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Hoffmann, R. A wiki for the life sciences where authorship matters. Nature Genetics (2008)

In vitro metabolism of tolcapone to reactive intermediates: relevance to tolcapone liver toxicity.

Tolcapone is a catechol-O-methyltransferase (COMT) inhibitor used for control of motor fluctuations in Parkinson's disease (PD). Since its entry onto the market in 1998, tolcapone has been associated with numerous cases of hepatotoxicity, including three cases of fatal fulminant hepatic failure. The cause of this toxicity is not known; however, it does not occur with the use of the structurally similar drug entacapone. It is known that tolcapone is metabolized to amine (M1) and acetylamine (M2) metabolites in humans, but that the analogous metabolites were not detected in a limited human study of entacapone metabolism. We hypothesized that one or both of these tolcapone metabolites could be oxidized to reactive species and that these reactive metabolites might play a role in tolcapone-induced hepatocellular injury. To investigate this possibility, we examined the ability of M1 and M2 to undergo in vitro bioactivation by electrochemical and enzymatic methods. Electrochemical experiments revealed that M1 and M2 are more easily oxidized than the parent compound, in the order M1 > M2 > tolcapone. There was a general correlation between oxidation potential and the half-lives of the compounds in the presence of two oxidizing systems, horseradish peroxidase and myeloperoxidase. These enzymes catalyzed the oxidation of M1 and M2 to reactive species that could be trapped with glutathione (GSH) to form metabolite adducts ( C1 and C2). Each metabolite was found to only form one GSH conjugate, and the structures were tentatively identified using LC-MS/ MS. Following incubation of M1 and M2 with human liver microsomes in the presence of GSH, the same adducts were observed, and their structures were confirmed using LC-MS/ MS and (1)H NMR. Experiments with chemical P450 inhibitors and cDNA-expressed P450 enzymes revealed that this oxidation is catalyzed by several P450s, and that P450 2E1 and 1A2 play the primary role in the formation of C1 while P450 1A2 is most important for the production of C2. Taken together, these data provide evidence that tolcapone-induced hepatotoxicity may be mediated through the oxidation of the known urinary metabolites M1 and M2 to reactive intermediates. These reactive species may form covalent adducts to hepatic proteins, resulting in damage to liver tissues, although this supposition was not investigated in this study.[1]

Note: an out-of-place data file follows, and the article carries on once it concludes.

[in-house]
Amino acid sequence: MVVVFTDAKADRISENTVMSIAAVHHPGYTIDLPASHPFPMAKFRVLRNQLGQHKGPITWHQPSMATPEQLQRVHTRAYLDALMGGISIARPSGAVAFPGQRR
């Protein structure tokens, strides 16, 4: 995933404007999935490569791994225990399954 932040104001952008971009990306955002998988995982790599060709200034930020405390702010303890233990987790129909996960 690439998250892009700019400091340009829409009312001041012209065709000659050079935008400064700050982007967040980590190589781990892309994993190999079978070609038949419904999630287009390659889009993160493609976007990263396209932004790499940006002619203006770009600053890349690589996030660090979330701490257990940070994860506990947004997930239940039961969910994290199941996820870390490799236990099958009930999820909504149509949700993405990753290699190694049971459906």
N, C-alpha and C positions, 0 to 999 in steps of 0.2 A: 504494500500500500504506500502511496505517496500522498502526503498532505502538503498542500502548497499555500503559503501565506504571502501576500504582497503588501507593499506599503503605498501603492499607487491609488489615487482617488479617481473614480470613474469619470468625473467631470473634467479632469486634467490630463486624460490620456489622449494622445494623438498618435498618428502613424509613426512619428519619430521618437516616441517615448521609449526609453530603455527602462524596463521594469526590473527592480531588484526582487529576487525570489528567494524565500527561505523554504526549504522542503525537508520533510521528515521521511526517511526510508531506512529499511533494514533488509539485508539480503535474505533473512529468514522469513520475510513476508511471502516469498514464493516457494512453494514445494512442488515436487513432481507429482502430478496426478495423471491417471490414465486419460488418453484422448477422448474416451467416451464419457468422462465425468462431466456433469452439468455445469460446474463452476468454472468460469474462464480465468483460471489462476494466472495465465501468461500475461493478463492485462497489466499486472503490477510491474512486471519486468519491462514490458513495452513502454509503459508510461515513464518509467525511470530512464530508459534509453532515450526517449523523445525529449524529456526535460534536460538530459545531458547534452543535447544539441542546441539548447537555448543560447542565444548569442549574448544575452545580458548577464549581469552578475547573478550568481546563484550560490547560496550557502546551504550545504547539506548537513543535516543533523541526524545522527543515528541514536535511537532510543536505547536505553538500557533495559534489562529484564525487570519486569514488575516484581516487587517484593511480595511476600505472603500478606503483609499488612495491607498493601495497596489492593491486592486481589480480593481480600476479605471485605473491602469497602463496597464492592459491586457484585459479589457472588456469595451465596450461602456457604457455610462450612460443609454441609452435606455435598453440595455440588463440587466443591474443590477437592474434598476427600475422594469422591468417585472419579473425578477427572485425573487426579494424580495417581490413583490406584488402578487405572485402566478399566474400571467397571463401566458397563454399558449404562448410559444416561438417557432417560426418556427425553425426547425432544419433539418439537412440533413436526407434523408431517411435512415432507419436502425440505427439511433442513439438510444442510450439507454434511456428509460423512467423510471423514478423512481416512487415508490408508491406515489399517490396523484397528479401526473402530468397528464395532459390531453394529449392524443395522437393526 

1. In vitro metabolism of tolcapone to reactive intermediates: relevance to tolcapone liver toxicity. Smith, K.S., Smith, P.L., Heady, T.N., Trugman, J.M., Harman, W.D., Macdonald, T.L. Chem. Res. Toxicol. (2003) [Pubmed]
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